Nylon copolymer has been around since the mid 1930s. That’s quite a long time compared to fluorocarbon.
At first it was very stiff and didn’t knot well. However, it did have properties that dacron (which was popular at the time), silk and braided horsehair didn’t—that’s abrasion resistance. These days, nylon copolymer is a staple in the world of fly fishing. Most anglers are introduced to this type of line from the get-go as anglers mostly use nylon for dry fly presentations due to its ability to float.
Modern Nylon Copolymer
With different manufacturing processes nylon has become incredibly versatile. You see things such a “bi-color” or “tri-color” indicator lines these days for the ever-popular methods of modern nymphing. This is achieved by certain modern chemical processes during the manufacturing stages. Additionally, low light refraction coatings (like on the fluorocarbons you see today) have been introduced to take away glare that would otherwise create a very shiny product and reflect sunlight. How far we’ve come!
Why Use Nylon Copolymer?
- It floats. I know a lot of people who run fluorocarbon full time and dress it up to float but, nylon floats as it is. This makes it ideal for any time you intended to fish flies on the surface.
- It’s less dense than fluorocarbon, therefore it doesn’t sink at the same rate.
- It’s incredibly supple, which makes it ideal for delicate presentations with small flies.
- Like our fluorocarbon, the recipe is new. The strength to diameter ratios are very high, so you get an exceptionally strong product in very small diameters.
When Should You Fish Nylon Copolymer?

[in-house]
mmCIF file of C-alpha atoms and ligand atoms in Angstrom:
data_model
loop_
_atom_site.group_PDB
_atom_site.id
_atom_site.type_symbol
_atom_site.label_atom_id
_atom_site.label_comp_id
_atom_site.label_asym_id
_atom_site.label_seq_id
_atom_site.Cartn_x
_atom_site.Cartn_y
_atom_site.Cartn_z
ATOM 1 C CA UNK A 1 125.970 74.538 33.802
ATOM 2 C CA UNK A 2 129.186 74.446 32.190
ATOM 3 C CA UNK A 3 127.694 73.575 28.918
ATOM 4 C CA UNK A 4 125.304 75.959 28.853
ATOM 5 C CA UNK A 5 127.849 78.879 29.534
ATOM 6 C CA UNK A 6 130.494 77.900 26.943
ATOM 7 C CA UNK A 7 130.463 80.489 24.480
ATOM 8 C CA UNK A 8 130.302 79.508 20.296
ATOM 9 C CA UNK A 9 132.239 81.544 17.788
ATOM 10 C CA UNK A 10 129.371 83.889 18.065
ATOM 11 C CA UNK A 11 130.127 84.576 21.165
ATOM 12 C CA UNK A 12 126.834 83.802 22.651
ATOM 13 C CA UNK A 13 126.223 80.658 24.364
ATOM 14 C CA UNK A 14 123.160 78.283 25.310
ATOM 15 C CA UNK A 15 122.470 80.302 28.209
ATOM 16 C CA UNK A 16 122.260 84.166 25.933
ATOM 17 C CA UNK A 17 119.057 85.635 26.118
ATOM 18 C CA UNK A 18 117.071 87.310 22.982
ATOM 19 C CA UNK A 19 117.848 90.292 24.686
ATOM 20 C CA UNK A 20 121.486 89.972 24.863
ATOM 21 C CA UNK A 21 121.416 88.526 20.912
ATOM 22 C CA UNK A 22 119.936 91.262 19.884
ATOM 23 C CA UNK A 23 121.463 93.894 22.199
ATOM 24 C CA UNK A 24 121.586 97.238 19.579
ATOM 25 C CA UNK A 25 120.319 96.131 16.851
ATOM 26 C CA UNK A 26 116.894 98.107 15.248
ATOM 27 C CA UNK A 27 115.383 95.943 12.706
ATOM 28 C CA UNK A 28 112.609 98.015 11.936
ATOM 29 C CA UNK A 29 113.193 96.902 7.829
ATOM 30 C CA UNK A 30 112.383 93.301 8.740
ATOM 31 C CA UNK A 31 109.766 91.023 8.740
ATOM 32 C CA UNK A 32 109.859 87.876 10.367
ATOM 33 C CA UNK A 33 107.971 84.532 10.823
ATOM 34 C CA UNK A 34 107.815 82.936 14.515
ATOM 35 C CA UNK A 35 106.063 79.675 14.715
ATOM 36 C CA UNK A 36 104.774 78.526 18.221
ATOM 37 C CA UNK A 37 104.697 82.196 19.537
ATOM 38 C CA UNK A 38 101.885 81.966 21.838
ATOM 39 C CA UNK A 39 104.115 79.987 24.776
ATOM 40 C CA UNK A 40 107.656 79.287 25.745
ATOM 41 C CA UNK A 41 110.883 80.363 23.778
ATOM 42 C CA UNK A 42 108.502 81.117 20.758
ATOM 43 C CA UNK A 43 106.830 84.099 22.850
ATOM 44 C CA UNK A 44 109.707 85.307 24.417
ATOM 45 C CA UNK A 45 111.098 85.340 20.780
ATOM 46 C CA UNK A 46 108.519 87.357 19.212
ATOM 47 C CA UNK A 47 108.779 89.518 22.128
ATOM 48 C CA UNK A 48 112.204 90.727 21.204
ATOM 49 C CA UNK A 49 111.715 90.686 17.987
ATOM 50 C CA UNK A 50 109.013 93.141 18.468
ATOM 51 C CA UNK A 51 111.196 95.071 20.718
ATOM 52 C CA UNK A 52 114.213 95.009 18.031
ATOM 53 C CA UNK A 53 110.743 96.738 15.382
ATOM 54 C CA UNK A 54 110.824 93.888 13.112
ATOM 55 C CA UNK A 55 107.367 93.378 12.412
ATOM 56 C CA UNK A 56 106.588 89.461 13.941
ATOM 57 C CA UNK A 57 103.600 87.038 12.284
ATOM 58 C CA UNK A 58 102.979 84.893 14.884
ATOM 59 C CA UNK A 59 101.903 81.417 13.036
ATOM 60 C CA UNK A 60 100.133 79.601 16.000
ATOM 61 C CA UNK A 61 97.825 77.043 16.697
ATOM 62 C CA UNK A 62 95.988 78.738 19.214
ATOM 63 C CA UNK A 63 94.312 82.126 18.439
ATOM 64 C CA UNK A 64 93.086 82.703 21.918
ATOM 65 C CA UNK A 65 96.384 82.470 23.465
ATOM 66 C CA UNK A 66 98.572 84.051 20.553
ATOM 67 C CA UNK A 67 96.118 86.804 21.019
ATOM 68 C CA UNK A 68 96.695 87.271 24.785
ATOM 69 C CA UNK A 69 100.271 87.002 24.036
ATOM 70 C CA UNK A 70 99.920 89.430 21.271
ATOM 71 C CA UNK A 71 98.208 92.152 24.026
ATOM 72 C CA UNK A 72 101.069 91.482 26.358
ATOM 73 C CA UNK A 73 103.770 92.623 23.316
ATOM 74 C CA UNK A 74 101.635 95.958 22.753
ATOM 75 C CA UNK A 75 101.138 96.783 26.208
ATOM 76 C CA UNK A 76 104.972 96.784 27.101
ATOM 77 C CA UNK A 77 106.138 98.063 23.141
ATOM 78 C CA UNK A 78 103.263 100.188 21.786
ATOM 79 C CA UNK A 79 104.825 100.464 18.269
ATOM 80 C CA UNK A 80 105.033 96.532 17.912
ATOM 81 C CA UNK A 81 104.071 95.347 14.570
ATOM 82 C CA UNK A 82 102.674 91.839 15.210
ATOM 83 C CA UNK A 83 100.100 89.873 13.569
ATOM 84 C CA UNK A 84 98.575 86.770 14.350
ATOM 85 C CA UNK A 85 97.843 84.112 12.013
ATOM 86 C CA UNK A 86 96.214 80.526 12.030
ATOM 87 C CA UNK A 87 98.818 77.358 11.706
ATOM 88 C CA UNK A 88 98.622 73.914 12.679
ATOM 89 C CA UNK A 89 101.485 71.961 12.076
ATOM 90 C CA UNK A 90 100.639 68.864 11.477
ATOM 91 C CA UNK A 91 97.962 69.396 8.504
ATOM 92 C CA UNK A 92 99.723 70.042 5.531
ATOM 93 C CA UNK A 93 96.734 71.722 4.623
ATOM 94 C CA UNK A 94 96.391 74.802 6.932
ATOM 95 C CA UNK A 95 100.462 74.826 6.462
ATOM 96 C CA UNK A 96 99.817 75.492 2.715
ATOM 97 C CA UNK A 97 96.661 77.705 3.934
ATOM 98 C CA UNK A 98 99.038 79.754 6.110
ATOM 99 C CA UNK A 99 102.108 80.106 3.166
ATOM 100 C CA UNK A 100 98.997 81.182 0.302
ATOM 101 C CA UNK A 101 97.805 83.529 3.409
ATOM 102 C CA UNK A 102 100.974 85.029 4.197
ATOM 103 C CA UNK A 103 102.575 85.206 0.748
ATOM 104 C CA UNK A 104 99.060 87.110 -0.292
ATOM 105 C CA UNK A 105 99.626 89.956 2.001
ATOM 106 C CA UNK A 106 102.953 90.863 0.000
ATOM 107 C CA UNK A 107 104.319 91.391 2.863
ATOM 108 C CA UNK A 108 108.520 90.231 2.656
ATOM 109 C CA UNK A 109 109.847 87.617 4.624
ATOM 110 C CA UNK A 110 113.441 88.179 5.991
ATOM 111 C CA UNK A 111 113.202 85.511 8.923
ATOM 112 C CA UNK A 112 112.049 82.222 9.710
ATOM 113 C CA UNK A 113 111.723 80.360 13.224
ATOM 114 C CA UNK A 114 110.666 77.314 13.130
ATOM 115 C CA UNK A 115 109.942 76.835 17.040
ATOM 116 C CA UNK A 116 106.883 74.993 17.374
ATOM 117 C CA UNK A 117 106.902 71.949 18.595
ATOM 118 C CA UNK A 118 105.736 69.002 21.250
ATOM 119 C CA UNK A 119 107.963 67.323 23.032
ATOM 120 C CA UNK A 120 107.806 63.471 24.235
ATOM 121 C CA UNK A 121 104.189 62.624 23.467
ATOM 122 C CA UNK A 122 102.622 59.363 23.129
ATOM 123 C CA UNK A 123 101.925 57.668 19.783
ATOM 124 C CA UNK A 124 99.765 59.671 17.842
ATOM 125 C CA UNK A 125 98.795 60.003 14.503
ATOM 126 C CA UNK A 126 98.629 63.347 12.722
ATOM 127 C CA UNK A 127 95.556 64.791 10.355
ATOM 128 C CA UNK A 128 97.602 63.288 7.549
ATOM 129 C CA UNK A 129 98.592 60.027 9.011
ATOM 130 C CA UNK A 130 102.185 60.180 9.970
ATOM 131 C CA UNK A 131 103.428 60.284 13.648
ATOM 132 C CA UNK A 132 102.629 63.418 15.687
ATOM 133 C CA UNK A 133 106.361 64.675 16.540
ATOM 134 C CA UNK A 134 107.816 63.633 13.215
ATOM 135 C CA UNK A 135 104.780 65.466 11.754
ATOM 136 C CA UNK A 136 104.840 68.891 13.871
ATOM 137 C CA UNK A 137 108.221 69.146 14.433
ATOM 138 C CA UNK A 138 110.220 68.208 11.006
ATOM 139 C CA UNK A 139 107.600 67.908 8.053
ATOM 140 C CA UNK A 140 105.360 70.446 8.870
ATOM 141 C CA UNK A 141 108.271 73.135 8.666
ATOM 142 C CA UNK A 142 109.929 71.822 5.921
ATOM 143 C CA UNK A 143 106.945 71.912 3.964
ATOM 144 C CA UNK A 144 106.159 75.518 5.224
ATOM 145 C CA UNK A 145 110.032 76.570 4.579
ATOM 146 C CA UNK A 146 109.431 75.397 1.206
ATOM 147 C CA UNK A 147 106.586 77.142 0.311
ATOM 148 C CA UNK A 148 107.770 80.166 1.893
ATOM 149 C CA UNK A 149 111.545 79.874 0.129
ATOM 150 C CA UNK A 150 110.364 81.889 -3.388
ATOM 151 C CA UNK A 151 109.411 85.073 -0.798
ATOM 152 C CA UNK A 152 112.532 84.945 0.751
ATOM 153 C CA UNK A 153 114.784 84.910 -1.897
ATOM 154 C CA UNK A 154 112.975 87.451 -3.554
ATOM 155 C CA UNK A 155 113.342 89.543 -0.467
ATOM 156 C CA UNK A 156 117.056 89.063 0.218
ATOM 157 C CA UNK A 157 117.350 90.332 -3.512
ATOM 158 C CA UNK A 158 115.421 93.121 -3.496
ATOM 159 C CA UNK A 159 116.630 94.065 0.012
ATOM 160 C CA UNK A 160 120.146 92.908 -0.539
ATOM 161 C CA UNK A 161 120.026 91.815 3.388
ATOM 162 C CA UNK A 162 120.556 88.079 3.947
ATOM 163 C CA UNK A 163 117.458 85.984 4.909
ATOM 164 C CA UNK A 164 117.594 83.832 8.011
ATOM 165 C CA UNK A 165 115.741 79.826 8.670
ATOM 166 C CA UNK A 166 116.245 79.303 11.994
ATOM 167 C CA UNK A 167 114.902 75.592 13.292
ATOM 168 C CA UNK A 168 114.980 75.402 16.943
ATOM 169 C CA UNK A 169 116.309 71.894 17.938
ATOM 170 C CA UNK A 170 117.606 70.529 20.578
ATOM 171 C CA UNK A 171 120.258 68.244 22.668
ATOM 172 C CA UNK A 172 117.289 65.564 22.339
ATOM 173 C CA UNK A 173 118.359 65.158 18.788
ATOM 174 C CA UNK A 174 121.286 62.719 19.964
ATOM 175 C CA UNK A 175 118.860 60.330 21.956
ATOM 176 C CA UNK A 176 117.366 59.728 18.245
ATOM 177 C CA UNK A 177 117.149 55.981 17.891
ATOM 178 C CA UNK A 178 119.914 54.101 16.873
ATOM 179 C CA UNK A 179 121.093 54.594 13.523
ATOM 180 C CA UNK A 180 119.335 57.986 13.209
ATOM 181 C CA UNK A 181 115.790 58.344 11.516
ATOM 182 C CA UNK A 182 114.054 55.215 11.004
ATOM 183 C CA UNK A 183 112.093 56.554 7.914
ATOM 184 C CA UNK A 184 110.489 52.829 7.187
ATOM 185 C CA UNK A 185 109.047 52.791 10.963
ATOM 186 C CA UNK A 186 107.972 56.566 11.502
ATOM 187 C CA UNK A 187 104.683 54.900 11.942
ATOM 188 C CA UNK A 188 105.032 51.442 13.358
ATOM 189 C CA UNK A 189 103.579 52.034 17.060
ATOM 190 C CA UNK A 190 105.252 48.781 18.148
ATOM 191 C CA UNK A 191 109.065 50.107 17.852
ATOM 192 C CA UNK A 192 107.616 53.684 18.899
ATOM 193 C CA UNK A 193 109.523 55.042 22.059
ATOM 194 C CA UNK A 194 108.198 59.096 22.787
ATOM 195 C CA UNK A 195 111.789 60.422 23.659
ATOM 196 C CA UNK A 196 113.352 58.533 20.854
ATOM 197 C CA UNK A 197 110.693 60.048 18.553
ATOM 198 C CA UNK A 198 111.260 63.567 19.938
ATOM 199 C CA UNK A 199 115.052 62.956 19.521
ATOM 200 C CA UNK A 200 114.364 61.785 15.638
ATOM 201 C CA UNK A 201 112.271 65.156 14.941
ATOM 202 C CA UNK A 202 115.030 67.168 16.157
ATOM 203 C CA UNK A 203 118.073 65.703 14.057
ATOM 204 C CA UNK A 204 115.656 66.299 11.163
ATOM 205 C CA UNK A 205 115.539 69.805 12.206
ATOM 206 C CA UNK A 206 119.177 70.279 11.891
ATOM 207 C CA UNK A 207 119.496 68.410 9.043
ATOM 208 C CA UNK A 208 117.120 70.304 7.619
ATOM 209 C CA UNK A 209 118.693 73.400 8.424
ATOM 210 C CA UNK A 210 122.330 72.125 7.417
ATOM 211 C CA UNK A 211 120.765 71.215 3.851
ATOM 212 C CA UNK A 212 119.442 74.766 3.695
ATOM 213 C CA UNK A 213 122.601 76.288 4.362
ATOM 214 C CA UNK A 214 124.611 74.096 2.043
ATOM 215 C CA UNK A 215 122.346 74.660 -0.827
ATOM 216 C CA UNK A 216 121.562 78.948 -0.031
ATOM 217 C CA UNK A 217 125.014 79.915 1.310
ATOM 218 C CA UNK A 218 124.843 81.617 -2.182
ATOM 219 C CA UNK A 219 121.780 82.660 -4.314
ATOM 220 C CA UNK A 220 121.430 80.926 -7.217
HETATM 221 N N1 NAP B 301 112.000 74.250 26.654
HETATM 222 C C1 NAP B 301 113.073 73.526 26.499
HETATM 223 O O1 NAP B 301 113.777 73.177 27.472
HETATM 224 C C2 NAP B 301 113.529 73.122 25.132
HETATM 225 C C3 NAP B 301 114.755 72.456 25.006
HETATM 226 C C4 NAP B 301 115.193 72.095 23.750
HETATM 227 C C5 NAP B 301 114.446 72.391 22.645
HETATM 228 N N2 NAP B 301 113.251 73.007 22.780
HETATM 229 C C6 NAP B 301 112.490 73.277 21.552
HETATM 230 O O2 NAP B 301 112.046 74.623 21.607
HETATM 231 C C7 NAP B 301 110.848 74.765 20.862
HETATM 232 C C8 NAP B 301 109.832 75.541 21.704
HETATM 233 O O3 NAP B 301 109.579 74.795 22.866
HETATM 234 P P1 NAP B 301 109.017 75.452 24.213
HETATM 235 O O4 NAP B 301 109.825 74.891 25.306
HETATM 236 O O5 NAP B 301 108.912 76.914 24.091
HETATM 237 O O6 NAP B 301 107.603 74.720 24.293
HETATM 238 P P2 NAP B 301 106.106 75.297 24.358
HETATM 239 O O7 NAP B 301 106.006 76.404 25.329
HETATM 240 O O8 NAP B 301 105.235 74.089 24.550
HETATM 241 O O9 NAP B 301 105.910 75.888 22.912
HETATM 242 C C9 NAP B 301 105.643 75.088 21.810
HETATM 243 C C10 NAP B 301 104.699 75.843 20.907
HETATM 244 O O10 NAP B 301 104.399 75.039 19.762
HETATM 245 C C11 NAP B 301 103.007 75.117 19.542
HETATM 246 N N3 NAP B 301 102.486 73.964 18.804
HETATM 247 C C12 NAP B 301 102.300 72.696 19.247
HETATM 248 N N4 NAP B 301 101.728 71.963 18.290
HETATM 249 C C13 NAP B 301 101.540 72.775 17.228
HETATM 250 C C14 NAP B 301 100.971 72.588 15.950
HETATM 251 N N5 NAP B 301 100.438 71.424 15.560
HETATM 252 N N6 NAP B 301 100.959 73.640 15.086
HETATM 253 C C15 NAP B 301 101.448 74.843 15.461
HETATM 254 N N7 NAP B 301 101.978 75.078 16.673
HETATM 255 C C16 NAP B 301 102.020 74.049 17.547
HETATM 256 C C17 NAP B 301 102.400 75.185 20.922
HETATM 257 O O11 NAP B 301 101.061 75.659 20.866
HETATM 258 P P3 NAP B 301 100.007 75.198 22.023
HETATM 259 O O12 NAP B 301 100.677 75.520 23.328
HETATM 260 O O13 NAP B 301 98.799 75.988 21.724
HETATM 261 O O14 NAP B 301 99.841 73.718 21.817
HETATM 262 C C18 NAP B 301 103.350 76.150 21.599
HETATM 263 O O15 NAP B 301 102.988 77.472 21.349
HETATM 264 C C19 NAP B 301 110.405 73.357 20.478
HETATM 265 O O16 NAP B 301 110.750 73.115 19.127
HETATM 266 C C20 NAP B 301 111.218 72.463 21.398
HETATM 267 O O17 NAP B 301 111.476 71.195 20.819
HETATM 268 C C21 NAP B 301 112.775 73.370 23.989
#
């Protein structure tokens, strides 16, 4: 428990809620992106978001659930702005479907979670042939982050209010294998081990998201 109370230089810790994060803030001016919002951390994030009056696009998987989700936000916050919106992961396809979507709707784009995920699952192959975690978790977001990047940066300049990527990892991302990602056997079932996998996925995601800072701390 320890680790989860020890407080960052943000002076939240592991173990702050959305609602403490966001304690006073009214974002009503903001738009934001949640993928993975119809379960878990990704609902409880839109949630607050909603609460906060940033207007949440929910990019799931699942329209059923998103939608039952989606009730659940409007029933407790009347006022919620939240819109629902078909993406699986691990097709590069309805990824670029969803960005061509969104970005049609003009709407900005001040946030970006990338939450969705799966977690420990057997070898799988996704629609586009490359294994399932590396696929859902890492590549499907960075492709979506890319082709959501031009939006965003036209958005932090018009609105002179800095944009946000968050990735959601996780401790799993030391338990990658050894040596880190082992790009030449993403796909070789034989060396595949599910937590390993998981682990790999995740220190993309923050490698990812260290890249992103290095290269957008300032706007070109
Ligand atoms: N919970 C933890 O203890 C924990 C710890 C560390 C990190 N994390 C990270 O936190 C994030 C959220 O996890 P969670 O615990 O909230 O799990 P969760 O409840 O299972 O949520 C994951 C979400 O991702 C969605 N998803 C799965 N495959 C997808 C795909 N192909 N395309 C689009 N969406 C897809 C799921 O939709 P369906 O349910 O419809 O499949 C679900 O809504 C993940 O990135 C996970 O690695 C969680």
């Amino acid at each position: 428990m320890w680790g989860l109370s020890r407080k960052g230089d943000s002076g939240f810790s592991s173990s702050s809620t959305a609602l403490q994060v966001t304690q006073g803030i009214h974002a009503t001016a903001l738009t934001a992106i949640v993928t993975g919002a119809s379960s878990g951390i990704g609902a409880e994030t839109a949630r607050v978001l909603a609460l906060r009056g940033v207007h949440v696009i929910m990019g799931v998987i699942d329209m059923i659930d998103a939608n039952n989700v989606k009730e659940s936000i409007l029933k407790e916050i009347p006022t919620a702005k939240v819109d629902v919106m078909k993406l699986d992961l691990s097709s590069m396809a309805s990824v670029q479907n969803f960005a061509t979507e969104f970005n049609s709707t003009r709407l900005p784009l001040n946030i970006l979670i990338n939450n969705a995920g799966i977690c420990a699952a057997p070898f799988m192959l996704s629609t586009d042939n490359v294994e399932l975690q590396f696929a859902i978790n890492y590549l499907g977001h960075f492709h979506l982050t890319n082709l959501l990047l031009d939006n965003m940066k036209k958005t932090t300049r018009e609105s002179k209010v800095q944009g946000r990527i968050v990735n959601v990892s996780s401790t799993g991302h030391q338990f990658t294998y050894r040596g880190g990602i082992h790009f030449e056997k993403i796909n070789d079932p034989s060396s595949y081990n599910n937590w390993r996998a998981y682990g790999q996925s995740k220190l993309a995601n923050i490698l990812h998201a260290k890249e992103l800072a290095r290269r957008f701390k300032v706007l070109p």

Nylon is best for surface/film presentations such as dries, emerges or wet flies you want near the surface. Some people still run it for streamer applications, but its strength is at or near the surface.
How Do You Size Leader and Tippet?
An age-old rule for this is matching the leader and tippet size to the fly size. So, if you’d be fishing size 12 dries you would be using either a 4x or 5x leader, with 4x or 5x tippet to match it depending on if it’s a heavily dressed bug or something a bit sparse. The smaller the fly the thinner the diameter. As a general rule of thumb, use the following:
|Fly: Size 4-8||Size 10-12||Size14-16||Size 18 and smaller|
Sometimes you may want to fish delicate drifts at distance, for which you can use a heavier leader with lighter tippet. In this case you might use a 3x leader and 5x or even 6x tippet that’s connected with a tippet ring. This will give you better turnover power at distance.
When Should You Change It Up?
You can get away with heavier tippets on days that are heavy with cloud cover or when the light is fading quickly. Fish don’t seem to be so shy to leader flash at those times. If the venue you’re fishing is a highly pressured one, going smaller and lighter with your tippet sizing is usually a problem solver. These fish would be educated to seeing fishing line on a daily basis so give yourself the advantage and go smaller.
High current speeds also pose a bit of an issue at times with microcurrents and surface tension. You’d be struggling while fishing say… a high gradient stream with 3x and a size 10 beetle. If you were to downsize your tippet sizing to say 5x and a size 12 bug you will notice a different in drift times allowing you bug to be on the water longer and keeping the fly within the strike zone much longer.
What Are Some Special Tips for Using Nylon Copolymer?
Degrease your dry fly leaders. This is one of the most overlooked steps when fishing dries and emergers. Leader flash is a detrimental thing for anglers and can make or break your day. It’s simple to solve, though. Find some soft mud and gently wipe it on your leader, using your thumb and forefinger, gently rub it in and wipe it off. Presto – flashy free leaders!